Do you have any tips to offer for someone who wants to travel to Bangladesh?
Bangladesh is the least visited country in Asia so be prepared to not meet a single foreigner while you are there. Moreover, the locals are not used to seeing a foreign face. Everybody will be looking at you. Staring at you. Shouting at you (“HOW ARE YOU??”).
It is never malicious, but the people are incredibly curious about you. Don’t expect to be left alone in this country!
What is your next dream destination?
My ultimate dream destination is Antarctica. It’s a place I’ve been wanting to go to for a long time, and I actually almost made it there one time! So, for now, it remains on the top of my list of places I love to see…
Antarctic is one of my dream places too. I was so close to it one time but did not make it there. I saw you have a photography page and have some amazing pictures. Do you have a favorite one?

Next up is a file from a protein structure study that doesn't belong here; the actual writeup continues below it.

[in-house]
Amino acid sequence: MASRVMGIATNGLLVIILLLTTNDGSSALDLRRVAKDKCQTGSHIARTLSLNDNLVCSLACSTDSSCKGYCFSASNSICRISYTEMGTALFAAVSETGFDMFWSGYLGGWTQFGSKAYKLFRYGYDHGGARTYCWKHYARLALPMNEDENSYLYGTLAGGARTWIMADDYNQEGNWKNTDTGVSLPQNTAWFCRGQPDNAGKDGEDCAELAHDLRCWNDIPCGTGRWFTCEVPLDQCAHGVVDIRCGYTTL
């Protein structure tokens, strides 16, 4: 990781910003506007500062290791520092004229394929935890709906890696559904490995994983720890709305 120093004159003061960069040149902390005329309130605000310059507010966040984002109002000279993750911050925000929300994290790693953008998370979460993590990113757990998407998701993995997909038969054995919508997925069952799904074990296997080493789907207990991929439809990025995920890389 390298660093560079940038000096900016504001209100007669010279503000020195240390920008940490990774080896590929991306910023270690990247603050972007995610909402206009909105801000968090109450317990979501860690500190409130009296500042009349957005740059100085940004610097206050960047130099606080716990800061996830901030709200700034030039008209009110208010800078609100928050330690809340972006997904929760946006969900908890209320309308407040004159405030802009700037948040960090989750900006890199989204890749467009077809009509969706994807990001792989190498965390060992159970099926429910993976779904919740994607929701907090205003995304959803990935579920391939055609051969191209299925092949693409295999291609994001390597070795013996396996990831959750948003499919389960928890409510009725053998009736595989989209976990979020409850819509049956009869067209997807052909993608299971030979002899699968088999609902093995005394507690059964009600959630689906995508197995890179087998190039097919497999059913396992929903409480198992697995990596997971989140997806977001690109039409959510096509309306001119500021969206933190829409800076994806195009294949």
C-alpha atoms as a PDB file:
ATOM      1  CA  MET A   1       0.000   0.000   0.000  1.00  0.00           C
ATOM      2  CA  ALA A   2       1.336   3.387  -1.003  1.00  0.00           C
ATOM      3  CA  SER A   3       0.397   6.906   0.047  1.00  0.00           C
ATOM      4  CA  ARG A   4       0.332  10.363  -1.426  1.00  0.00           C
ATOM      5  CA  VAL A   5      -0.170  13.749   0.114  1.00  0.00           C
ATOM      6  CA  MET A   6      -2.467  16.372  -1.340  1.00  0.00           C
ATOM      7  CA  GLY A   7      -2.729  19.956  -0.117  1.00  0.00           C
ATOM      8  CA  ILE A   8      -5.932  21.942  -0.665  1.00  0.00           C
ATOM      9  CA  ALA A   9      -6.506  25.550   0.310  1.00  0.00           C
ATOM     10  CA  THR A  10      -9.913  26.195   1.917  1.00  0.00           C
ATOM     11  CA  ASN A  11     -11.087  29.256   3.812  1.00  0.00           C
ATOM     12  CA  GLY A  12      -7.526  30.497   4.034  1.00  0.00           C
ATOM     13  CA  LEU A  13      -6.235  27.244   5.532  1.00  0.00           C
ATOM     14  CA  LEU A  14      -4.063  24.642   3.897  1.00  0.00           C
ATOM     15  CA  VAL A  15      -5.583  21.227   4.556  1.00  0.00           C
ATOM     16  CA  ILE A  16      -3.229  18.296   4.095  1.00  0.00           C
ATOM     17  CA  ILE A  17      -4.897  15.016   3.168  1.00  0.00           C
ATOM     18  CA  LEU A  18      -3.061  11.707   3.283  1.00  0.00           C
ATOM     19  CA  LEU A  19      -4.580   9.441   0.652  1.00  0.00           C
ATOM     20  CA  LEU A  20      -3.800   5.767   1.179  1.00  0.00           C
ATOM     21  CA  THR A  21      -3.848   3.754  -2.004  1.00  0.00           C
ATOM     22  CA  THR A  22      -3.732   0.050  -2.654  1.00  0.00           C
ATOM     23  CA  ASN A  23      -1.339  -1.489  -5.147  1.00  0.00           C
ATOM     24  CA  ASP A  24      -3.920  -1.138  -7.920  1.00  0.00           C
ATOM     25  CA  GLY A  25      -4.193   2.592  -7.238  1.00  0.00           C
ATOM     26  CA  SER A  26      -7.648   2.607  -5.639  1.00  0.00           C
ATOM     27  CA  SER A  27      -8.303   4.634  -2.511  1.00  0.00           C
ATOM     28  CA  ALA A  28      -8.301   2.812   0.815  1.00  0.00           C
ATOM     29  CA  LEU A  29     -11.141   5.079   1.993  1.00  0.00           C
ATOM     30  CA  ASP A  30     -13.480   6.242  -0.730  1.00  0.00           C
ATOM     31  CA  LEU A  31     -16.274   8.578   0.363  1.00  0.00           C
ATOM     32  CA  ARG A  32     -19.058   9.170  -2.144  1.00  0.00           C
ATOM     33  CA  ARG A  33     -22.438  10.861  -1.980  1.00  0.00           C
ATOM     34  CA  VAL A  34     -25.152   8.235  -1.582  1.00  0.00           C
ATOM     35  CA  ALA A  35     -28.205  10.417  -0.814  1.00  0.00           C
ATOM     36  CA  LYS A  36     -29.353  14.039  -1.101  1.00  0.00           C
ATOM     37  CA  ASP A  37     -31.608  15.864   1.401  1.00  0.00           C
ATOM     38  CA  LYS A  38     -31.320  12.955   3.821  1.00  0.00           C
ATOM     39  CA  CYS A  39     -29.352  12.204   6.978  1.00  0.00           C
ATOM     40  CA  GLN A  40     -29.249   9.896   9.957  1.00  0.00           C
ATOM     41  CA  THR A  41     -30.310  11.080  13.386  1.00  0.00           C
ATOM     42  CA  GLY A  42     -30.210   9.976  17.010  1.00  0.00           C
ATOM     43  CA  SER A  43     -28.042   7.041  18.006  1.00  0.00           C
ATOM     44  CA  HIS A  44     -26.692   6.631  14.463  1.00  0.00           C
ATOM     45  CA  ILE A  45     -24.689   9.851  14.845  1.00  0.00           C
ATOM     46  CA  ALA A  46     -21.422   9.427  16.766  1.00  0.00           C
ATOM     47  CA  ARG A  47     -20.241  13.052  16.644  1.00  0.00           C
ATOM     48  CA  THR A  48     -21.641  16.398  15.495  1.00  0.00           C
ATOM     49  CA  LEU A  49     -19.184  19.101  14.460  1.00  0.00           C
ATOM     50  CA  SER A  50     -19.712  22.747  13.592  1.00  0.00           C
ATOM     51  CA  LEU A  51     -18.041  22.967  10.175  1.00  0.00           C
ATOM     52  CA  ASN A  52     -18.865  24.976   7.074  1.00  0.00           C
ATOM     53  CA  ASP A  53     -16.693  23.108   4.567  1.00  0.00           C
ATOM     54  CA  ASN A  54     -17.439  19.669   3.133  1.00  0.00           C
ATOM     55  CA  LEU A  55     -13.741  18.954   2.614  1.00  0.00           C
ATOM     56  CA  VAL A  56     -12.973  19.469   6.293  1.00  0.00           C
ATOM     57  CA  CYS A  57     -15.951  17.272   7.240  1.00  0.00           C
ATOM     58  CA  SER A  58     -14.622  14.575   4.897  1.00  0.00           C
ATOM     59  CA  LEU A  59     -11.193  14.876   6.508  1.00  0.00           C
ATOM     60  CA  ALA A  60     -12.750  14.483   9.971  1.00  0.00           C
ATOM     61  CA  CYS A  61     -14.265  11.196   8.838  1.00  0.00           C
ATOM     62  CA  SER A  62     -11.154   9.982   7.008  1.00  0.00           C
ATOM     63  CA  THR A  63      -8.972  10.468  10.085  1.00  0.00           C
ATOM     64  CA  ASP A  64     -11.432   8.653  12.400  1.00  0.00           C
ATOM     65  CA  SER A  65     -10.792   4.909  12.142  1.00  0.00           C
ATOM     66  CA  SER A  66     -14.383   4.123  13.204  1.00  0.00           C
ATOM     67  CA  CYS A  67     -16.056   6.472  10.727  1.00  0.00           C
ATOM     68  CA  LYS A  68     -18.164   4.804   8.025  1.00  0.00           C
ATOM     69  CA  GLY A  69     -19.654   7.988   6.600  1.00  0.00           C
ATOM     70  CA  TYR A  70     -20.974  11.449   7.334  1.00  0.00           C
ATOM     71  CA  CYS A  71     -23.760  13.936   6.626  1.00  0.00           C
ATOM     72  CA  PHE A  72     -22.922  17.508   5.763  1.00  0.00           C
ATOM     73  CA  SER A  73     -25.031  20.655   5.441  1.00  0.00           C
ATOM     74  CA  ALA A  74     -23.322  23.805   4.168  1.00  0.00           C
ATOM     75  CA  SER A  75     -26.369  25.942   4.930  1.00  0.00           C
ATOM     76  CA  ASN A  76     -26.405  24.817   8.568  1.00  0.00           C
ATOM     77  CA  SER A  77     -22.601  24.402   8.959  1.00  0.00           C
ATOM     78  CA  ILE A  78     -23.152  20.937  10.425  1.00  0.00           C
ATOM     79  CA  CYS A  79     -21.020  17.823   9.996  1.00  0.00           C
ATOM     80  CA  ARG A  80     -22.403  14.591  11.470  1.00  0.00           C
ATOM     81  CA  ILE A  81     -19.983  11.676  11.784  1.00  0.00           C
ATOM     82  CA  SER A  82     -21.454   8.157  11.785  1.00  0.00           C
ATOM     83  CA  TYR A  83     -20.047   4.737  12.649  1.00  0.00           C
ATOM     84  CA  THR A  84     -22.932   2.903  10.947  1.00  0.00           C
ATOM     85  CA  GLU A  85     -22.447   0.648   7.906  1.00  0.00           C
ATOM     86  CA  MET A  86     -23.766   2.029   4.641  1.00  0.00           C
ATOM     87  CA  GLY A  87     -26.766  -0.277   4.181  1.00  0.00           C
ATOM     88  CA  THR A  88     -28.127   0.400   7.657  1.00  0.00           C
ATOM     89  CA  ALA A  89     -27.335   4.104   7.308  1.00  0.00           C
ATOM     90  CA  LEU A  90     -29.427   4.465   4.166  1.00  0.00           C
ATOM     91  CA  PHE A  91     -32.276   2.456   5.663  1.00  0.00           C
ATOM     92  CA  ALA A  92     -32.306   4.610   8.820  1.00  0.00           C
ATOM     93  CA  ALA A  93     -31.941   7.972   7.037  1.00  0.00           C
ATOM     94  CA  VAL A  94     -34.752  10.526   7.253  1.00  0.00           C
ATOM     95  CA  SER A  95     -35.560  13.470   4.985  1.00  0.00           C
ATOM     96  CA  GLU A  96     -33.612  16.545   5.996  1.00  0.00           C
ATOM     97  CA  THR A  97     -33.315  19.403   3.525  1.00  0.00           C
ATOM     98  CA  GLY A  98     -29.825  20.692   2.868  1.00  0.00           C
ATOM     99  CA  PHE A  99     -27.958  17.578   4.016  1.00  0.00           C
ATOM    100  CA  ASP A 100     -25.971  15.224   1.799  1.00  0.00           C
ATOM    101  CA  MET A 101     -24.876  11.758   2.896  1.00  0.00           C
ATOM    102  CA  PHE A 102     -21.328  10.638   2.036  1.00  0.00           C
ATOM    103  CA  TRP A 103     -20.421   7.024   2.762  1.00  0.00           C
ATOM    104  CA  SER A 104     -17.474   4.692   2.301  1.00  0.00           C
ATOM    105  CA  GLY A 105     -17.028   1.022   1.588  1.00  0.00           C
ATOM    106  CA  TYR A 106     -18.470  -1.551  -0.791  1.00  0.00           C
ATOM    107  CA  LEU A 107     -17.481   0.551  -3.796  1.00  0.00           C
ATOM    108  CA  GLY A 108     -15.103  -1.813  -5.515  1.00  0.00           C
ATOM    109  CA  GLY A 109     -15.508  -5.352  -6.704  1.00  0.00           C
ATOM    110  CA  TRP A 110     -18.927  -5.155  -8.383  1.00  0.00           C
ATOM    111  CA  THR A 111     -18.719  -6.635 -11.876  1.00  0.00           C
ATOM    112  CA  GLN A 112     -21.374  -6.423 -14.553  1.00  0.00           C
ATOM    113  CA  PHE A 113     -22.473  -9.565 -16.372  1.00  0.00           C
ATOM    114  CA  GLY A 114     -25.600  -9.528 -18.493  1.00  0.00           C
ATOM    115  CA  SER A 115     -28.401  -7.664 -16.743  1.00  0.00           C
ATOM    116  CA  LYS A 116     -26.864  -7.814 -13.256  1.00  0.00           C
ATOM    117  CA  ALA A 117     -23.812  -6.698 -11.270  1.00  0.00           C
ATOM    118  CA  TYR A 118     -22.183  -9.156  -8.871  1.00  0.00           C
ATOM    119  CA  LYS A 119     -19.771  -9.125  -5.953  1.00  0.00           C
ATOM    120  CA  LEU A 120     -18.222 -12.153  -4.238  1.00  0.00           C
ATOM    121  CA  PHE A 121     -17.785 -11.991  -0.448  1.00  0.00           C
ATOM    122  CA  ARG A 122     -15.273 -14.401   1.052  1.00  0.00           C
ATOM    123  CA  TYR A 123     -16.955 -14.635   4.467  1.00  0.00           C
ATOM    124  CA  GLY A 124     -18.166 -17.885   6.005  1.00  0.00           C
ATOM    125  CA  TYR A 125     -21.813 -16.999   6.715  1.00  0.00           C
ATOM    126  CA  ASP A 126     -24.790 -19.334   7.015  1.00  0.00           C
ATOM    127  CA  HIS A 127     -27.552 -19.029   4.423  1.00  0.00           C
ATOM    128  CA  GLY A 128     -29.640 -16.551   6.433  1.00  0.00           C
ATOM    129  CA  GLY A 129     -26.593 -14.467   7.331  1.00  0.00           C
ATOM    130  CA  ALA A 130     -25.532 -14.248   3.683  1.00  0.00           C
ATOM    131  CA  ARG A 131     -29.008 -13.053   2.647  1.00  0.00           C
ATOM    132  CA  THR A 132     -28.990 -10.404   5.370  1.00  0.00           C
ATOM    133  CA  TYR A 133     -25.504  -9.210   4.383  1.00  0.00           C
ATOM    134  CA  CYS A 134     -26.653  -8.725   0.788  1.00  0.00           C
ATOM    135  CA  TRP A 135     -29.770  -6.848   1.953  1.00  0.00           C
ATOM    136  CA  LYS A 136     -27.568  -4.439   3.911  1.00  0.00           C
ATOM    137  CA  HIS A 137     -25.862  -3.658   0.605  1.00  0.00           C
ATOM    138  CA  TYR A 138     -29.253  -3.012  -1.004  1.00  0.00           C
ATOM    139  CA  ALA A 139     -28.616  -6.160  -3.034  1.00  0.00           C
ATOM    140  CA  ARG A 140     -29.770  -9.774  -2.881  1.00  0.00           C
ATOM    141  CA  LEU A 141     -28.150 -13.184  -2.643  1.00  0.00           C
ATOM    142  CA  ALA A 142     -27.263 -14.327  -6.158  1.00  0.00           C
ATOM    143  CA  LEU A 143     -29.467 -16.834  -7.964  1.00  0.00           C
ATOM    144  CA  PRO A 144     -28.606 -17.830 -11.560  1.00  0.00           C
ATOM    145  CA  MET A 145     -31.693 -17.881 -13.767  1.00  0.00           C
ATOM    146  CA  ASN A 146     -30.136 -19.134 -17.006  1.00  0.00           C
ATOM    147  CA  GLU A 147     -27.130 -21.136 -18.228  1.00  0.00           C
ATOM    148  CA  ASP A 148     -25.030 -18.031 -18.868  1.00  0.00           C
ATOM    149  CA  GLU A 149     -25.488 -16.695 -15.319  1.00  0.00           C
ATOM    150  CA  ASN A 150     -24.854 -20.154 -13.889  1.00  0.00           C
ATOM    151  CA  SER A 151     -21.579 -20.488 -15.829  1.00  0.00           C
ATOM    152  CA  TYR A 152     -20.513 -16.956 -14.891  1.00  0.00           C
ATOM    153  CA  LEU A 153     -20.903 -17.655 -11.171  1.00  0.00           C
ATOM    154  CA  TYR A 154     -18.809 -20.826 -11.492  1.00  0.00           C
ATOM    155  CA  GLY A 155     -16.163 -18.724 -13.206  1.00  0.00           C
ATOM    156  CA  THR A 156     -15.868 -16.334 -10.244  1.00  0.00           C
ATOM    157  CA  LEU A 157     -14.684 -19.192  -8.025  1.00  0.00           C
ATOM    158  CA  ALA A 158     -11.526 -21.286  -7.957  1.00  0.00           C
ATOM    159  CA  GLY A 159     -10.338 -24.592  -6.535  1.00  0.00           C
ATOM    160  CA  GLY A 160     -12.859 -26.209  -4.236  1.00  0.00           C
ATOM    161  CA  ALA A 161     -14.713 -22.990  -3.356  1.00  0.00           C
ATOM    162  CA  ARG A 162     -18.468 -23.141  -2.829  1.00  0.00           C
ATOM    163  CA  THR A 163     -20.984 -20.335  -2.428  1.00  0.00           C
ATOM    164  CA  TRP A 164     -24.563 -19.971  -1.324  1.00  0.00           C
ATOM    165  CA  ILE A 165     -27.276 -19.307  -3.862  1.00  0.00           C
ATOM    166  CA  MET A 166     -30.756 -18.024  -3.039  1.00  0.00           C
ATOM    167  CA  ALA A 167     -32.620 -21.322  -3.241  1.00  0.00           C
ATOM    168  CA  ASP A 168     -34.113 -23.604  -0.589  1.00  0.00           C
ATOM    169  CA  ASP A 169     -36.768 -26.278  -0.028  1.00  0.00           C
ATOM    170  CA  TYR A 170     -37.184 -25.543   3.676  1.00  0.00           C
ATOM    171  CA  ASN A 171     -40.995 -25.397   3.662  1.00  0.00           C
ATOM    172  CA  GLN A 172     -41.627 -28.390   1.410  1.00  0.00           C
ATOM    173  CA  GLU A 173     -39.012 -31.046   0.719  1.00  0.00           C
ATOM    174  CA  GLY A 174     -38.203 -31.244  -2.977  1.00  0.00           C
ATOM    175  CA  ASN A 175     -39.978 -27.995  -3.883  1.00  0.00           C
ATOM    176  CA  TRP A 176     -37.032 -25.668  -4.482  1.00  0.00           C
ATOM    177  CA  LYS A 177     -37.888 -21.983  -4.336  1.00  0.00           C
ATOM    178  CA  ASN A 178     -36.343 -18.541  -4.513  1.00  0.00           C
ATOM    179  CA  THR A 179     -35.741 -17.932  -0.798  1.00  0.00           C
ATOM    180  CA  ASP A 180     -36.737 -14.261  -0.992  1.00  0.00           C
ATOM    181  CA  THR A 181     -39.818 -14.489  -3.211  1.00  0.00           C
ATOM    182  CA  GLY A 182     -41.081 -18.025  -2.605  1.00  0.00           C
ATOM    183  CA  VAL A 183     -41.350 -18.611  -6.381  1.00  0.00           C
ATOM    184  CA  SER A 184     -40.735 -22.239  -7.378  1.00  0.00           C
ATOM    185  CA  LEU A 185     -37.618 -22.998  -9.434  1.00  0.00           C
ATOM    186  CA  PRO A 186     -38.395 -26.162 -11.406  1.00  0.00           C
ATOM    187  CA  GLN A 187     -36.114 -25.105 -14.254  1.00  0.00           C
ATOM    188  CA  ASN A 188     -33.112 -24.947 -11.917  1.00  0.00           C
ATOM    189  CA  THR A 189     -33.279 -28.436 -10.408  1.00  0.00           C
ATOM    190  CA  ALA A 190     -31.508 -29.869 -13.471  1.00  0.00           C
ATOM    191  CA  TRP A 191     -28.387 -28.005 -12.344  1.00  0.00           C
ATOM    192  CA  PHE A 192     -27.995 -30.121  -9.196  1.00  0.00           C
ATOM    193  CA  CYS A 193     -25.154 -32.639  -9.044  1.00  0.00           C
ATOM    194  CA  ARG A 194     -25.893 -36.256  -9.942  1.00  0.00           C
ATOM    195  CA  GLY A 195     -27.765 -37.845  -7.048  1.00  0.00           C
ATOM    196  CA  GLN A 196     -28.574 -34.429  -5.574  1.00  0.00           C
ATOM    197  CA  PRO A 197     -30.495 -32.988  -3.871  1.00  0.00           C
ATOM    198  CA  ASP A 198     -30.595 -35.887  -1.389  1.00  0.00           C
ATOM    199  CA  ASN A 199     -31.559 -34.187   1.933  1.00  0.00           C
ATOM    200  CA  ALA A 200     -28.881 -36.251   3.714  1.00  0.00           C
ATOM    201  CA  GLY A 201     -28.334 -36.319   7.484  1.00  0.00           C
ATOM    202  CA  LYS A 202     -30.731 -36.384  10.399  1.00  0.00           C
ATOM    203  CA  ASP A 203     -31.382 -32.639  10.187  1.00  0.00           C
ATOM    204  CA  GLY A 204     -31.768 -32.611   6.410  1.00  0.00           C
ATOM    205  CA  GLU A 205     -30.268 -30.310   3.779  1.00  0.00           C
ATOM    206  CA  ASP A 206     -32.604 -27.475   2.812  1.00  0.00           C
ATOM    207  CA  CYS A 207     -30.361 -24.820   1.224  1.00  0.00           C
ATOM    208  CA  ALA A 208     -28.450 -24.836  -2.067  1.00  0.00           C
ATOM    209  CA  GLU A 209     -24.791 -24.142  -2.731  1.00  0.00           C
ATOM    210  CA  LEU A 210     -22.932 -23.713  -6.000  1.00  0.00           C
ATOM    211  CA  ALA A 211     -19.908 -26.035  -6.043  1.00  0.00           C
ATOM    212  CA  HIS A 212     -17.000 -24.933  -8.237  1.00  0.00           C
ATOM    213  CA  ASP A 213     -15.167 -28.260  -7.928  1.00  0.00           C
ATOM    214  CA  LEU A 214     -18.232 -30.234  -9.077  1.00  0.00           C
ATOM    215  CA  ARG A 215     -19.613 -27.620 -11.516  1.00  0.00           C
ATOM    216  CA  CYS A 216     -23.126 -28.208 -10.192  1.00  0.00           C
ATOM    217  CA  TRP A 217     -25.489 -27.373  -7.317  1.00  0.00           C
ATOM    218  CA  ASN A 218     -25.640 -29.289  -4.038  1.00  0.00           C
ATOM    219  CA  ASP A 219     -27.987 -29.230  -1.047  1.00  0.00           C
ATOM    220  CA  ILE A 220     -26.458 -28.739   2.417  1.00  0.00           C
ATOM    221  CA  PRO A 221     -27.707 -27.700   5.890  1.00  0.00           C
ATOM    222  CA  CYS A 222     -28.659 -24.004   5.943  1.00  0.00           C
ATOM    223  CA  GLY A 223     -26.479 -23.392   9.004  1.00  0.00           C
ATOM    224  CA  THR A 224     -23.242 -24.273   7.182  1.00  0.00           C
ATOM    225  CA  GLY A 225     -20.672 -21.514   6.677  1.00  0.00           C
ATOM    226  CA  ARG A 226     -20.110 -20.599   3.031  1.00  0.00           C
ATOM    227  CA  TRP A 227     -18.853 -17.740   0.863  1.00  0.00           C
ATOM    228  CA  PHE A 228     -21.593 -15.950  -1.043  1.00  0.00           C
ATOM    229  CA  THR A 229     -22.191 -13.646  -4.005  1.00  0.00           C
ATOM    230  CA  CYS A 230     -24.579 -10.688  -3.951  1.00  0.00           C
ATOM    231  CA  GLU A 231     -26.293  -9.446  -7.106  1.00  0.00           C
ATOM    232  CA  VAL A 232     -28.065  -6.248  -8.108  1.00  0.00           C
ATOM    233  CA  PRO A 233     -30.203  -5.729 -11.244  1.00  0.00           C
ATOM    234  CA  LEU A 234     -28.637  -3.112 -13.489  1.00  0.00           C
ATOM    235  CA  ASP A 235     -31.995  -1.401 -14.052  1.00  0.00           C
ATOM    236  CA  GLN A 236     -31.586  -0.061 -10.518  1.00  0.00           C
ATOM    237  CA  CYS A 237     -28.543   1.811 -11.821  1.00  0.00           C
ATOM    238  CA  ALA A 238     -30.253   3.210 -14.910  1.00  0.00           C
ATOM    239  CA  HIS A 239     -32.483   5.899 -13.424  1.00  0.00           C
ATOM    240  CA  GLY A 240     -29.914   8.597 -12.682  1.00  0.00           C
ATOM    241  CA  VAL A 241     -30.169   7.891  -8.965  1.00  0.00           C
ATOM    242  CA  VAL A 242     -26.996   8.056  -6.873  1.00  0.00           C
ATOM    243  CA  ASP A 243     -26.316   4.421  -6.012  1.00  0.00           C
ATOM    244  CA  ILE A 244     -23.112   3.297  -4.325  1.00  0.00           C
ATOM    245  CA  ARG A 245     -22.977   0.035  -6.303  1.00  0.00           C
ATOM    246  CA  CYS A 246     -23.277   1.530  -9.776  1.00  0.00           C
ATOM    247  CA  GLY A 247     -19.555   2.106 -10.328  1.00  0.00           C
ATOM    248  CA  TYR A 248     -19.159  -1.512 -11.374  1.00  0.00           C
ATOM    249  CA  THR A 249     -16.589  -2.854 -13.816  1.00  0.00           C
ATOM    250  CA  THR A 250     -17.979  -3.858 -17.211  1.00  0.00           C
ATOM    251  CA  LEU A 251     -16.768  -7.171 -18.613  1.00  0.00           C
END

It’s so hard to pick just one photograph! But this is one I absolutely love.
I trekked for hours through dense and slippery jungle in Rwanda before finding a family of 38 mountain gorillas! The group included three silverback males and lots of tiny babies. Having a silverback brushing past you is an absolutely hair-raising experience.
I felt like I was re-living Dian Fossey’s “Gorillas in the mist” – it was amazing!
Thanks Noraly for this wonderful interview. Have a good time traveling around the world!